Figure 7. The cluster cumulative number counts as a function of X-ray flux (log N - log S) as measured from different surveys.
A much improved picture of the evolution of the cluster abundance emerged when, with the completion of spectroscopic follow-up studies, several cluster samples were used to compute the XLF out to z 0.8. These first measurements are summarized in Figure 8. Although binned representations of the XLF are not straightforward to compare, it is evident that within the error bars there is little, if any, evolution of the cluster space density at LX([0.5 - 2] keV) 3 × 1044 erg s-1 L*X out to redshift z 0.8. These results (Burke et al. 1997, Rosati et al. 1998, Jones et al. 1998, Vikhlinin et al. 1998a, Nichols et al. 1999) extended the original study of EMSS to fainter luminosities and larger redshifts, and essentially confirmed the EMSS findings in the overlapping X-ray luminosity range. The ability of all these surveys to adequately study the bright end of the XLF is rather limited, since there is not enough volume to detect rare systems with LX > L*X. The 160 deg2 survey by Vikhlinin et al. (1998a), with its large area, did however confirm the negative evolution at LX 4 × 1044 erg s-1. Further analyses of these datasets have confirmed this trend, i.e. an apparent drop of super-L*X clusters at z 0.5 (Nichol et al. 1999 from the Bright-SHARC survey; Rosati et al. 2000 from the RDCS, Gioia et al. 2001 from the NEP survey). These findings, however, were not confirmed by Ebeling et al. (2000) in an analysis of the WARPS sample.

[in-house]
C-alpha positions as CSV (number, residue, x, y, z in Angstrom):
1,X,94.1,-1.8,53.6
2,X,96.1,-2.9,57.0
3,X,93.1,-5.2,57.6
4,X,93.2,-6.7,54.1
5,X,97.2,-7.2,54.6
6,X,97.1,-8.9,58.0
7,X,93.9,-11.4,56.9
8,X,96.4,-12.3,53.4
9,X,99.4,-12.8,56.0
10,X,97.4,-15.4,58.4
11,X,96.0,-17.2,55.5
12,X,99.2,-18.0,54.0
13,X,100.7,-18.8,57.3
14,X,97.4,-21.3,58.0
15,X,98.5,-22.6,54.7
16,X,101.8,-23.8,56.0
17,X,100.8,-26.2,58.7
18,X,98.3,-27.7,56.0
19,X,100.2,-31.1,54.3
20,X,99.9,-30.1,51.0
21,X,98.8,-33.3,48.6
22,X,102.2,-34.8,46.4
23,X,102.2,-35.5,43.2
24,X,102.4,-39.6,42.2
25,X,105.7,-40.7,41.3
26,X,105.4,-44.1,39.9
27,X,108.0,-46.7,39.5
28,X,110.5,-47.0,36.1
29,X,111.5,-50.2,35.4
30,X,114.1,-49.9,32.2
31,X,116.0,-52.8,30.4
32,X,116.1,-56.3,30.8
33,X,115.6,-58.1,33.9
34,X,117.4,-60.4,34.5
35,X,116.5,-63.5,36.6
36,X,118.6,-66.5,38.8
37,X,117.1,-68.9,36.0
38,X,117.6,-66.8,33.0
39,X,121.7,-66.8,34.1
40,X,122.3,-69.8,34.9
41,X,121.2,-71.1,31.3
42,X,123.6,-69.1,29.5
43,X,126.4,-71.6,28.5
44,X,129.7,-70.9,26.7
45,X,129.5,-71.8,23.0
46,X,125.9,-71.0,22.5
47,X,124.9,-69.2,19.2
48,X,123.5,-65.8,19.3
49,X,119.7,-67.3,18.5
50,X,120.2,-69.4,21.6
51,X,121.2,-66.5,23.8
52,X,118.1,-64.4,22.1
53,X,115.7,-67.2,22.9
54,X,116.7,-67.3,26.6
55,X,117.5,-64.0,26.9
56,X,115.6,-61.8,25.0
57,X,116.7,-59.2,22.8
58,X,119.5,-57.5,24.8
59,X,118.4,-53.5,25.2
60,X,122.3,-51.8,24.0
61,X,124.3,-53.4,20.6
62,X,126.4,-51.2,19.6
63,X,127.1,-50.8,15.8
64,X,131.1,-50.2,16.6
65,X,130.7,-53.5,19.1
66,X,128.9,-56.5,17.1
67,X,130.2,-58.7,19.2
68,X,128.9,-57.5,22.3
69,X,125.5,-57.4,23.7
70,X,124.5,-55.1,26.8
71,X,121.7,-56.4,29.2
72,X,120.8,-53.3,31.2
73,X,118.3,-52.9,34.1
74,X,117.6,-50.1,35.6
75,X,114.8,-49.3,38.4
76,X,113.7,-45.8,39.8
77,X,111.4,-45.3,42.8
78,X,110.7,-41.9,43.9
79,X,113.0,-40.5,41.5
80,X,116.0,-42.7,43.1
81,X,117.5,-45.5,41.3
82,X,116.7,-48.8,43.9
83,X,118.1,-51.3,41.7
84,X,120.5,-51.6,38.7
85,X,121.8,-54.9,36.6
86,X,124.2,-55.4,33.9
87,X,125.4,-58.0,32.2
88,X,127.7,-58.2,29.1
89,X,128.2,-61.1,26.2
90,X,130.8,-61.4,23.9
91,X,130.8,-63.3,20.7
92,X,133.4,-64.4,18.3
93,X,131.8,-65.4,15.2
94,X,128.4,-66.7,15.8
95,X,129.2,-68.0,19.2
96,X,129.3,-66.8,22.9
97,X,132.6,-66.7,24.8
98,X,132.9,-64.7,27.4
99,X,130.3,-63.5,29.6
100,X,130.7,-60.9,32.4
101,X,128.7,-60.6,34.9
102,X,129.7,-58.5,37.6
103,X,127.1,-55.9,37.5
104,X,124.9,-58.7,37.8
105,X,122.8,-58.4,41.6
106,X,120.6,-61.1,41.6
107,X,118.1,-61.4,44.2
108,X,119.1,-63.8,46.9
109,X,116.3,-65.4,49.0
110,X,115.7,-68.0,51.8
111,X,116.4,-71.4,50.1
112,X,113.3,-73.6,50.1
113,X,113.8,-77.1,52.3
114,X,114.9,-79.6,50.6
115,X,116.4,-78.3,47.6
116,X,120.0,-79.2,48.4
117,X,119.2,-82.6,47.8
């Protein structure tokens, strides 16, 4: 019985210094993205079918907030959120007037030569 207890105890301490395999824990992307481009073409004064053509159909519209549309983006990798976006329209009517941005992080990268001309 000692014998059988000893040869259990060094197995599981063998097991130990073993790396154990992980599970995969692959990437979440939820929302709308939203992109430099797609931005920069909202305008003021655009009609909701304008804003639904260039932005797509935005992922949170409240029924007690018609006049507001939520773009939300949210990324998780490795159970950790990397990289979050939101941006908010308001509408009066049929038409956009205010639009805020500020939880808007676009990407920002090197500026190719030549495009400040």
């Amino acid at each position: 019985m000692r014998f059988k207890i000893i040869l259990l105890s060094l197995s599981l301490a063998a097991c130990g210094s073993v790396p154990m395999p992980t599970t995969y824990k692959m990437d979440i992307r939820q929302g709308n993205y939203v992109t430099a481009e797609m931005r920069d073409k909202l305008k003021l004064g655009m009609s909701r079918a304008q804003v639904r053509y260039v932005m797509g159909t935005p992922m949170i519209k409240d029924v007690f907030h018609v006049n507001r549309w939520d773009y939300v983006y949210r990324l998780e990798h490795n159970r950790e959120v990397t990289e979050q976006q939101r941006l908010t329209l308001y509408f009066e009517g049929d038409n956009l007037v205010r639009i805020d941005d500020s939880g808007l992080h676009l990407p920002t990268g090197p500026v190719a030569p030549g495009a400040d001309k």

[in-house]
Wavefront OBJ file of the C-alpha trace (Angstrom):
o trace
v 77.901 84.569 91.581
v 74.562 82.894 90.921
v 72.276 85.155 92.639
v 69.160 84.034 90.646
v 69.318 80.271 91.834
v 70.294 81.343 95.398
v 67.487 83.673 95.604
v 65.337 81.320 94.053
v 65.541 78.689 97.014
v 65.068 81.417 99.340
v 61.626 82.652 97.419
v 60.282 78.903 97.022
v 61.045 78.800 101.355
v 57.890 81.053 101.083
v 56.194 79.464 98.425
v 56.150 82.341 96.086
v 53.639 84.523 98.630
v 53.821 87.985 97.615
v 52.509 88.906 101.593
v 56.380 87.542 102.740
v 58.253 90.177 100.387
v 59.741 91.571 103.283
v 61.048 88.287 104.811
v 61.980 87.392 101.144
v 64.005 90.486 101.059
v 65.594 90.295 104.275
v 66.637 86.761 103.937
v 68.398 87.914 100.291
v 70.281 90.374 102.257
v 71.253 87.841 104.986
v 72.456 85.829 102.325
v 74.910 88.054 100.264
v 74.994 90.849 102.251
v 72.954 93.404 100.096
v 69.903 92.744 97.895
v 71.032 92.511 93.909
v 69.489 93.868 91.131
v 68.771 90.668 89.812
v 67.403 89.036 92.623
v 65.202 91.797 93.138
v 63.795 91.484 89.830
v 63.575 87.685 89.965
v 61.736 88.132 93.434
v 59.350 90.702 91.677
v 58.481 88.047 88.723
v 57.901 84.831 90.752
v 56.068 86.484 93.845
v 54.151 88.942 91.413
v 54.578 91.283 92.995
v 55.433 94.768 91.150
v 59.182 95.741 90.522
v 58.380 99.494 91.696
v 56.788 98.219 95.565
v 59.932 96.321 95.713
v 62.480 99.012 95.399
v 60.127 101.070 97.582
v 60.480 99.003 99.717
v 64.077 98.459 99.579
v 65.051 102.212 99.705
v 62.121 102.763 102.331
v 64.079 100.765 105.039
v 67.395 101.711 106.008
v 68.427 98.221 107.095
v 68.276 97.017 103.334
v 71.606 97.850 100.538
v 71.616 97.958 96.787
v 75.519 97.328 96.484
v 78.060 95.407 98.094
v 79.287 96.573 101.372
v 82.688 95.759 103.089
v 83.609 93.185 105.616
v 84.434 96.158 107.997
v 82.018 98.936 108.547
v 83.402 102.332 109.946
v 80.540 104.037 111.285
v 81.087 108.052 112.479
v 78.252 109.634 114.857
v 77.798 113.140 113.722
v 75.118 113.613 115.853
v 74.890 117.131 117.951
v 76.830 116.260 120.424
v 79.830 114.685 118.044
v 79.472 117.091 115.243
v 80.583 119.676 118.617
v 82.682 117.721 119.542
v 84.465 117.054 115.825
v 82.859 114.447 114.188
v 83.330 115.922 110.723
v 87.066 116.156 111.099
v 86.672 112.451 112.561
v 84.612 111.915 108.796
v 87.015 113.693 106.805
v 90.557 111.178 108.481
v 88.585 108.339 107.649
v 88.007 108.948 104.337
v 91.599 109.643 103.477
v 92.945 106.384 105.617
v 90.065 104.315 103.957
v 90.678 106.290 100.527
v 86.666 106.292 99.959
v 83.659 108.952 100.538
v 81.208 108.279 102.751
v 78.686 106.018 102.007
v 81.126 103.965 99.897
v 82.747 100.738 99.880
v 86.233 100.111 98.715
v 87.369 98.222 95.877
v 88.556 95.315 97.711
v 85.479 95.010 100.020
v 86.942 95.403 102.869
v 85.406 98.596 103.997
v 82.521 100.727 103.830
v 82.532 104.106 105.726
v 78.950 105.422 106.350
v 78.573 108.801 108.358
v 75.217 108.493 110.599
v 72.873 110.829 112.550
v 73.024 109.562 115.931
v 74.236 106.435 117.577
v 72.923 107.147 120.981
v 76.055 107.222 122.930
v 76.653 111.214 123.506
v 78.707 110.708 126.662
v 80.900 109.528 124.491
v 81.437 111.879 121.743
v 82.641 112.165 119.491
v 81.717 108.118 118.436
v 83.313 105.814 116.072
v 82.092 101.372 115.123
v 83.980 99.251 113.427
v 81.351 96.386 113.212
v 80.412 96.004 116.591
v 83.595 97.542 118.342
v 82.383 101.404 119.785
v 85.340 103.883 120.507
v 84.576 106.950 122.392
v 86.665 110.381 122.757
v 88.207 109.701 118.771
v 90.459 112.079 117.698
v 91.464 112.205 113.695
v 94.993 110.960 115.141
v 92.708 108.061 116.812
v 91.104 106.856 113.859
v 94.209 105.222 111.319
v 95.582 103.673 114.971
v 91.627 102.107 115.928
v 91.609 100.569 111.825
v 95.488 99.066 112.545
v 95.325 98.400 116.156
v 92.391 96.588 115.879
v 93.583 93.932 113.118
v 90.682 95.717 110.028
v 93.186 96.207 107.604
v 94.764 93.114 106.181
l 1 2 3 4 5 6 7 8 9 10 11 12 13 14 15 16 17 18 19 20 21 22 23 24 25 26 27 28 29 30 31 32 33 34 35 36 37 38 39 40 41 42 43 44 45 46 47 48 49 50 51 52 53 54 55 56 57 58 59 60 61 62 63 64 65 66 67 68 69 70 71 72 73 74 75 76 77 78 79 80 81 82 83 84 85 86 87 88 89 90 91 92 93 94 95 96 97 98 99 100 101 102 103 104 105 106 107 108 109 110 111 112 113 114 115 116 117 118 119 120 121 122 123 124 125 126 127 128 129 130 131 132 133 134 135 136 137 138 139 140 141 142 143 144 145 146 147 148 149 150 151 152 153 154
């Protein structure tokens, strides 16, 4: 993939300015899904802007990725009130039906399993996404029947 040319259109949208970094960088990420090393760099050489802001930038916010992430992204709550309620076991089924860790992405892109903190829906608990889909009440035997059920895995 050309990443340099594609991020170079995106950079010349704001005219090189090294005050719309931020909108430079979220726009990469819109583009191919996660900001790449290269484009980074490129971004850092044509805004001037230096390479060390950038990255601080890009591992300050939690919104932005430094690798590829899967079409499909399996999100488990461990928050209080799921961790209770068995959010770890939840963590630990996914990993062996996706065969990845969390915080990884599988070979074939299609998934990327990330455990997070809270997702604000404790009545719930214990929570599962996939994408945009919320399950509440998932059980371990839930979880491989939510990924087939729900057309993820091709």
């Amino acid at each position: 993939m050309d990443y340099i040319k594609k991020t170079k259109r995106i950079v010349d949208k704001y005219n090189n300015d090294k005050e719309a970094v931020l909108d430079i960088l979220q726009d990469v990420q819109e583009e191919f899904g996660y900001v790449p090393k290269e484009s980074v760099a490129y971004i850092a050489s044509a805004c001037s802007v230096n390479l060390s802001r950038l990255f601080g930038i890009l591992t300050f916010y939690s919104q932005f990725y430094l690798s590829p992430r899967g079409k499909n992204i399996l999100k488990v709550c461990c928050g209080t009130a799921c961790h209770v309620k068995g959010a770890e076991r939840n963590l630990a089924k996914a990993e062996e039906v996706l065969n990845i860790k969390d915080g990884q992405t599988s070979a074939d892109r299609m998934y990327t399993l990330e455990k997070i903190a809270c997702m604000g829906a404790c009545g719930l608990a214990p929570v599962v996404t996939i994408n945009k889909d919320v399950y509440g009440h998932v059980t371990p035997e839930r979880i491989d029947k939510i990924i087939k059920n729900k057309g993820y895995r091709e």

Figure 8. The X-ray Luminosity Function of distant clusters out to z 0.8 compiled from various sources and compared with local XLFs (an Einstein-de-Sitter universe with H0 = 50 km s-1 Mpc-1 is adopted). Numbers in parenthesis give the median redshift and number of clusters in each redshift bin.
The evolution of the bright end of the XLF has remained a hotly debated subject for several years. The crucial issue in this debate is to properly quantify the statistical significance of any claimed evolutionary effect. The binned representation of the XLF in Figure 8 can be misleading and can even lead to biases (Page & Carrera 2000). The full information contained in any flux-limited cluster sample can be more readily recovered by analyzing the unbinned (LX, z) distribution with a maximum-likelihood approach, which compares the observed cluster distribution on the (LX, z) plane with that expected from a given XLF model. Rosati et al. (2000) used this method by modeling the cluster XLF as an evolving Schechter function: (L) = 0(1 + z)A L- exp(- L / L*), with L* = L*0(1 + z)B; where A and B are two evolutionary parameters for density and luminosity; 0 and L*0 the local XLF values (Equation 7). Figure 9 shows an application of this method to the RDCS and EMSS sample, and indicates that the no-evolution case (A = B = 0) is excluded at more than 3 levels in both samples when the most luminous systems are included in the analysis. However, the same analysis confined to clusters with LX < 3 × 1044 erg s-1 yields an XLF consistent with no evolution. In Figure 9 we also report the latest determinations of the XLF out to z ~ 1.